Erik Verlinde

From Wikipedia, the free encyclopedia
Jump to: navigation, search
Erik Verlinde
Born 21 January 1962
Nationality Dutch
Fields Theoretical physics
Institutions University of Amsterdam
Alma mater Utrecht University
Doctoral advisor Bernard de Wit
Known for entropic gravity
UvA site

Erik Peter Verlinde (born 21 January 1962) is a Dutch theoretical physicist and string theorist. He is the identical twin brother of physicist Herman Verlinde. The Verlinde formula, which is important in conformal field theory and topological field theory, is named after him. His research deals with string theory, gravity, black holes and cosmology. Currently he works at the Institute for Theoretical Physics at the University of Amsterdam.

At a symposium at the Dutch Spinoza-institute on 8 December 2009 he introduced a theory of entropic gravity. In this theory, gravity exists because of a difference in concentration of information in the empty space between two masses and its surroundings; he also extrapolates this to general relativity and quantum mechanics. He said in an interview with the newspaper de Volkskrant,[1] "On the smallest level Newton's laws don't apply, but they do for apples and planets. You can compare this to pressure of gas. Molecules themselves don't have any pressure, but a barrel of gas has." It appears that Verlinde's approach to explaining gravity leads naturally to the correct observed strength of dark energy.[2] In June 2011, he was awarded the prestigious Spinoza Prize with a 2.5 million euro grant[3] for this work, including his paper.[4]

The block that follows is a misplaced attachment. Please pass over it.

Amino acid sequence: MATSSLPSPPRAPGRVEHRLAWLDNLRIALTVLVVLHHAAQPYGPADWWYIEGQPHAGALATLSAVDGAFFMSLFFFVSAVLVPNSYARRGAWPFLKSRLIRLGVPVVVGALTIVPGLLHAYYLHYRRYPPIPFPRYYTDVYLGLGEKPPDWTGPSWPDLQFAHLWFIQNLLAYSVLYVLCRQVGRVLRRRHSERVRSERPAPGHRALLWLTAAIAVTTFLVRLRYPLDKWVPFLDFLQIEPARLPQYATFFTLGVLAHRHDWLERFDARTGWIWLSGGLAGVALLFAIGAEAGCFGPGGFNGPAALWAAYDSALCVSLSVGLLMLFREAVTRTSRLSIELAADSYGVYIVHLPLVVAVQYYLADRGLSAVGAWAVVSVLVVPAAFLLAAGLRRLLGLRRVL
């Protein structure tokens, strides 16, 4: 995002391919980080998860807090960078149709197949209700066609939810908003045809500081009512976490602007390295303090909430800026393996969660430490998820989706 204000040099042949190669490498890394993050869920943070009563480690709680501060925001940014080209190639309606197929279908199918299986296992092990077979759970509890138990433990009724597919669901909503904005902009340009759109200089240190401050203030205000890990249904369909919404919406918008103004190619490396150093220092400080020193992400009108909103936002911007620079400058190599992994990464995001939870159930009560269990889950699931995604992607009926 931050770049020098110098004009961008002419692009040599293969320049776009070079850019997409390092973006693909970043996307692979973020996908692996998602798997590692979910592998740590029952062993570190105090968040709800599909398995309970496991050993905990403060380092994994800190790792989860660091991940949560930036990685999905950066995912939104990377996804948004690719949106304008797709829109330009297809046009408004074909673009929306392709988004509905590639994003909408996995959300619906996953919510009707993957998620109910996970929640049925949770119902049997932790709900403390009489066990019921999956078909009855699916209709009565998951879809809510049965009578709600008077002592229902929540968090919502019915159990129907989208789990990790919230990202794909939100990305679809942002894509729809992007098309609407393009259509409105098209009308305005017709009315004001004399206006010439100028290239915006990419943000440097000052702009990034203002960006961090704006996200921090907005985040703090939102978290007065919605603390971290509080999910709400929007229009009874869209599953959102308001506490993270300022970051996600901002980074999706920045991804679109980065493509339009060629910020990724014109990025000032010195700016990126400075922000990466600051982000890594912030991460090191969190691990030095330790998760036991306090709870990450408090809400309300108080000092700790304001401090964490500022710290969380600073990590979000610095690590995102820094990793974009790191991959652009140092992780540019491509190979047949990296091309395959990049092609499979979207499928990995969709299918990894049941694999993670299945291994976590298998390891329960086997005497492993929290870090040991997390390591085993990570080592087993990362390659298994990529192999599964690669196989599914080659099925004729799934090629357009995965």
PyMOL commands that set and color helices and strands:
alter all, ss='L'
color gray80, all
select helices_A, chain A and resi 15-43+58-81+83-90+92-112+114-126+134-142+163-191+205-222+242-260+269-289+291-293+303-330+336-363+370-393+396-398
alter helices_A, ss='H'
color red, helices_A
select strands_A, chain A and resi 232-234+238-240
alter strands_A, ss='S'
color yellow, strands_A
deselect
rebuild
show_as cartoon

1. ^ "De Volkskrant January 27, 2010". Retrieved September 11, 2011. (Dutch)
  2. ^ Koelman, Johannes. "It from bit: how to get rid of dark energy". Retrieved 20 August 2011. 
  3. ^ "NWO-Spinoza Laureates 2011". Retrieved 20 August 2011. 
  4. ^ E.P. Verlinde. "On the Origin of Gravity and the Laws of Newton". JHEP 04, 29 (2011). arXiv:1001.0785. Bibcode:2011JHEP...04..029V. doi:10.1007/JHEP04(2011)029. 

External links[edit]